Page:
Lawmakers wrapped up the 2013 legislative session with a bill embracing broad regulatory reform. The 68-page bill crossed into several functions of state government and reached into the powers of local governments. The bill sought to rein in regulations and requirements that some local governments put on businesses, such as requiring sick leave or preventing billboard owners from cutting trees blocking their signs.
At a Friday press conference, Gov. Pat McCrory objected to a couple of provisions in the legislation — the billboard treecutting item and a measure easing restrictions on landfills. McCrory said he could mitigate the billboard provision with an executive order, but he did not indicate whether his concerns over the landfill portion would lead him to veto the bill.
A key piece of the reform would require state regulations to come up for periodic review, an action that one academic study suggests is an important measure a state can take to reduce its regulatory burden.
“I think it’s a great idea,” said Jon Sanders, director of regulatory studies at the John Locke Foundation. “Sunsetting has been proven to be a very effective way of reducing regulation in the state.”
Sanders pointed to a study by the Mercatus Center at George Mason University concluding that sunset provisions had a significant positive impact on economic growth.
Under the bill, the Rules Review Commission would establish a schedule for regulations to be reviewed. If an agency does not conduct the review by the date set in the schedule, the rule would automatically expire.
Rep. Pricey Harrison, D-Guilford, said the review process was troublesome, particularly in the Department of Environment and Natural Resources. She said that merged divisions and funding crunches could make the reviews difficult.
“I don’t know how DENR is going to do that without a lot of extra funding,” Harrison said.
During Senate debate of the bill, Sen. Ralph Hise, R-Mitchell, objected to a provision in the bill that would give students facing disciplinary procedures in the UNC or community college system the right to be represented by an attorney or a non-attorney advocate.
Hise said he thought it was a “huge mistake” to start injecting attorneys into the procedure.
Sen. Andrew Brock, R-Davie, said the bill, overall, would have a positive effect. “This will help North Carolina in so many different ways, with our companies, our businesses, those that are here now and those that want to move to North Carolina,” Brock said.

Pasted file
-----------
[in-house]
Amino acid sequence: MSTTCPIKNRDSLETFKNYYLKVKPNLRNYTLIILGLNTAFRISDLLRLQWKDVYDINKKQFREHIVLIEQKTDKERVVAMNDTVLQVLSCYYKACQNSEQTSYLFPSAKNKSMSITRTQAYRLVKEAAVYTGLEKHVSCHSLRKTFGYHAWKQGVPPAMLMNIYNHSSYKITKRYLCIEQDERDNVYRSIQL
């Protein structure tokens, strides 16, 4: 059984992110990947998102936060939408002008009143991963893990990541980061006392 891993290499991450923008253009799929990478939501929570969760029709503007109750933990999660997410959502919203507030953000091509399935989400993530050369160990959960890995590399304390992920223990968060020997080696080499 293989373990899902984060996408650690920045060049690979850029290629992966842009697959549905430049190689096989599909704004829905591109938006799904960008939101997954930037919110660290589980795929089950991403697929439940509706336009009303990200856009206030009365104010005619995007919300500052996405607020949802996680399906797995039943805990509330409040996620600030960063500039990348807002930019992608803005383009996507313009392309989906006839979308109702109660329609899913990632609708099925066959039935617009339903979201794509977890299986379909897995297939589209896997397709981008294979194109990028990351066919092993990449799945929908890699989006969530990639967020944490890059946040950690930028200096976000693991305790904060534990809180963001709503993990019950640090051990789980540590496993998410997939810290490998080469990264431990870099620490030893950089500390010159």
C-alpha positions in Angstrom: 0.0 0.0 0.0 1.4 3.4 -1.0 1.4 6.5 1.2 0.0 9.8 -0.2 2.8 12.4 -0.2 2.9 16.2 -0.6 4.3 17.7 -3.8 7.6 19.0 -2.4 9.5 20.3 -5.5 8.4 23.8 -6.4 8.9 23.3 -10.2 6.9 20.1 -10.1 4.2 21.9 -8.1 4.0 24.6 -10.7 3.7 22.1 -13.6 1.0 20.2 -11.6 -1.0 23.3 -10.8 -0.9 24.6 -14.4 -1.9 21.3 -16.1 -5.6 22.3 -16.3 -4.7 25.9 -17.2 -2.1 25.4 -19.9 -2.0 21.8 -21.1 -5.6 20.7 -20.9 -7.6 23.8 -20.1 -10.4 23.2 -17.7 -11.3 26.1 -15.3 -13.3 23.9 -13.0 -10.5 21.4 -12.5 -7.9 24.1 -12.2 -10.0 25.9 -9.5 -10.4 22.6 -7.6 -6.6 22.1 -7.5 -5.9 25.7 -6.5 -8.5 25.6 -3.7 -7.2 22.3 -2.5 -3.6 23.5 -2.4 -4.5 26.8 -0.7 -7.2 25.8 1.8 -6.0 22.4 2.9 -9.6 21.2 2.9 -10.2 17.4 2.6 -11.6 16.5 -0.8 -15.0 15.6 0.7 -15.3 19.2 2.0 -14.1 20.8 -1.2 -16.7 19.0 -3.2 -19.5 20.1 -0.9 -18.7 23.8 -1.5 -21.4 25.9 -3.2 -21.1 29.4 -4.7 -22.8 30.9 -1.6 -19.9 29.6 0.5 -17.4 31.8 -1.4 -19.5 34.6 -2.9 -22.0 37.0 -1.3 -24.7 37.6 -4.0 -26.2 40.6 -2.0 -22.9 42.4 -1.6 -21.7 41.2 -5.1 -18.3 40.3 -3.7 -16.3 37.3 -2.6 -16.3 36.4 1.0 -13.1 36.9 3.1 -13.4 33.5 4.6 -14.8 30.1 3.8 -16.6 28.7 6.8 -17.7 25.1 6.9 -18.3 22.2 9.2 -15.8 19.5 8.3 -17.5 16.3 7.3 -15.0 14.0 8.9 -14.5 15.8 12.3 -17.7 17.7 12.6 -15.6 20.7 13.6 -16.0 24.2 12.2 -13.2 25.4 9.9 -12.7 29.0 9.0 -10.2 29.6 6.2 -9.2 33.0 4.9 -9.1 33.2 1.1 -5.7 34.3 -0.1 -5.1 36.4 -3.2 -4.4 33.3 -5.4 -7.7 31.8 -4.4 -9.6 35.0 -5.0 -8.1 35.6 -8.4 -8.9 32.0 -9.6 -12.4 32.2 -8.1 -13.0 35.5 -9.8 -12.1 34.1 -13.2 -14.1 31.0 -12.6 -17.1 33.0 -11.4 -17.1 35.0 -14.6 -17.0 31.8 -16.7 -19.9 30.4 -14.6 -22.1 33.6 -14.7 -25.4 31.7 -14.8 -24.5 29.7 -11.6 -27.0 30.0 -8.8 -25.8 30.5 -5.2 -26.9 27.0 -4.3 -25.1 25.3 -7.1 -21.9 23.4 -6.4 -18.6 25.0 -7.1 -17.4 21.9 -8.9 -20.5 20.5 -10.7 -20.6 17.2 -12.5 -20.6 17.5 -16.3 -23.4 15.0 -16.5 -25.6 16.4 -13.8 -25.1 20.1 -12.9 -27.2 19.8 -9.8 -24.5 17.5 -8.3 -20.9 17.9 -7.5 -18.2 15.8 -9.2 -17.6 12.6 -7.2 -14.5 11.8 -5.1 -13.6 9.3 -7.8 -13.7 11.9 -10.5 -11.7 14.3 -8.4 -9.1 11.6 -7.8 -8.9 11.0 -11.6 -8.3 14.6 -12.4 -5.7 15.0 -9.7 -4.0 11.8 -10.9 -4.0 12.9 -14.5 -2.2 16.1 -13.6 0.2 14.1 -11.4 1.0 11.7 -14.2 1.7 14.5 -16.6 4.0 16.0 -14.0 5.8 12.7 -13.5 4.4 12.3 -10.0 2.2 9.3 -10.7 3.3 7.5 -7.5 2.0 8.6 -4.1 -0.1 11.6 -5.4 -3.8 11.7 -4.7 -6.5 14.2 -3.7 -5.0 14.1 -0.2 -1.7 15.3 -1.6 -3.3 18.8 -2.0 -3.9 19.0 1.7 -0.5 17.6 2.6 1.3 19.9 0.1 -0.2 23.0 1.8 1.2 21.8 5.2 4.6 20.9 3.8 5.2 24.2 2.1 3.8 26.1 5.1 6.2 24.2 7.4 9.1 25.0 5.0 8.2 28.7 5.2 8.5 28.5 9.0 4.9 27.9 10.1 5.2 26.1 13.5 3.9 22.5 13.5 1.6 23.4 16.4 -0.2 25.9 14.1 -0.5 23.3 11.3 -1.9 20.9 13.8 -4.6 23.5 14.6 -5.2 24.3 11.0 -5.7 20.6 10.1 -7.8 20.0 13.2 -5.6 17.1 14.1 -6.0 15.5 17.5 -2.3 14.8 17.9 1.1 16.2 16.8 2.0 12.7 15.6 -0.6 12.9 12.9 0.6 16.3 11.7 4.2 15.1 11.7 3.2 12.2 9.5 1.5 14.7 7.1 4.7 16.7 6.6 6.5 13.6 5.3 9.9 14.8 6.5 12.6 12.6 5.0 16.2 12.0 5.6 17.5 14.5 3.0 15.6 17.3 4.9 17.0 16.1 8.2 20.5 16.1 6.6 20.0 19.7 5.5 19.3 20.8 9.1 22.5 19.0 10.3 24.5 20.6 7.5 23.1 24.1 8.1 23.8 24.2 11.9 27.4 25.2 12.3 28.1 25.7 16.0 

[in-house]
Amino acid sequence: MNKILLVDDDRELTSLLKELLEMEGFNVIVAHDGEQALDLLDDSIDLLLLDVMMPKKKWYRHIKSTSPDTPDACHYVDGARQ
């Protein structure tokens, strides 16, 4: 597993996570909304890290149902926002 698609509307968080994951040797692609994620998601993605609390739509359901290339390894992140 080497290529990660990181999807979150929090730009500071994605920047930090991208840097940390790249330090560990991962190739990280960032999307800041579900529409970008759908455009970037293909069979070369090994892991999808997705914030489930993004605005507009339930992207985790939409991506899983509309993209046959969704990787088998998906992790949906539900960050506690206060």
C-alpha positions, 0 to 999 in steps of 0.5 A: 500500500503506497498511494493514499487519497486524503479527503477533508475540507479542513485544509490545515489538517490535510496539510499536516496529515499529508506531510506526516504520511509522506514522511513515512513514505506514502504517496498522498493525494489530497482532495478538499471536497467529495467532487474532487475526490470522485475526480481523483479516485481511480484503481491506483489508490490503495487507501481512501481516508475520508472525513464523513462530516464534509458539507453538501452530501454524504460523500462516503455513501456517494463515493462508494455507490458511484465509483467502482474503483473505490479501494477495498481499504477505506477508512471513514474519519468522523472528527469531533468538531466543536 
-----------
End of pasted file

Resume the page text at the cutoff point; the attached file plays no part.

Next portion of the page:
The bill also would bar local governments from requiring their contractors to include in their compensation packages requirements such as “living wages” — pay scales wages higher than the federal minimum wage — or sick leave. It also would prohibit local governments from enacting “transportation impact mitigation ordinances,” which could assess fees on businesses that with “large carbon footprints” that do not limit air pollution allegedly related to their employees’ commutes to and from work.
During Senate debate on the measure July 20, Sen. Floyd McKissick, D-Durham, peppered Sen. Brent Jackson, R-Sampson, about the provisions, saying that Durham had adopted “living wage” ordinances.
“They wanted to make sure that individuals that were providing those services were paying livable wages,” McKissick said of Durham’s contractors.
Jackson responded that minimum wage laws are already in place, and a livable wage is a matter of interpretation.
Sen. Andrew Brock, R-Davie, said the transportation impact requirements also could be job killers.
“You’re putting an unfair burden on business owners to try to provide transportation for its employees,” Brock said.
The bill includes other provisions that would:
• Prohibit local governments from enforcing zoning ordinances against grandfathered practices after 10 years.
• Allow billboard owners to remove trees blocking their signs along highway acceleration and deceleration ramps. It also allows billboard companies to repair their signs, provided the advertising surface area is not increased. It also would allow them to change an existing multipole structure to a monopole sign.
• Allow a bed and breakfast to serve three meals per day to its guests, instead of just breakfast.
• Allow businesses that offer employment preferences to veterans and their spouses to get immunity from potential violations of state or local equal employment opportunity law.
• Direct the Building Code Council to adopt rules requiring hotels to install carbon monoxide detectors in facilities that are heated with fossil-fuel radiators, fireplaces, or other fuel-burning appliances. “It does include the existing facilities,” Rep. Becky Carney, D-Mecklenburg, said when an earlier measure was debated in the House. The provision is in response to three deaths blamed on carbon monoxide toxicity in a Boone hotel earlier this year.
One provision in a previous version of the bill that was left out of the final legislation would have repealed the state’s zoning protest petition law. That law remains in effect.
When neighboring property owners successfully file a protest petition, a three-fourths supermajority of a local government body is required before a zoning change can take effect. Supporters of repealing protest petitions said that the current law allows a small percentage of neighborhood landowners effectively to block a request unless the project has near-unanimous support.
Barry Smith (@Barry_Smith) is an associate editor of Carolina Journal.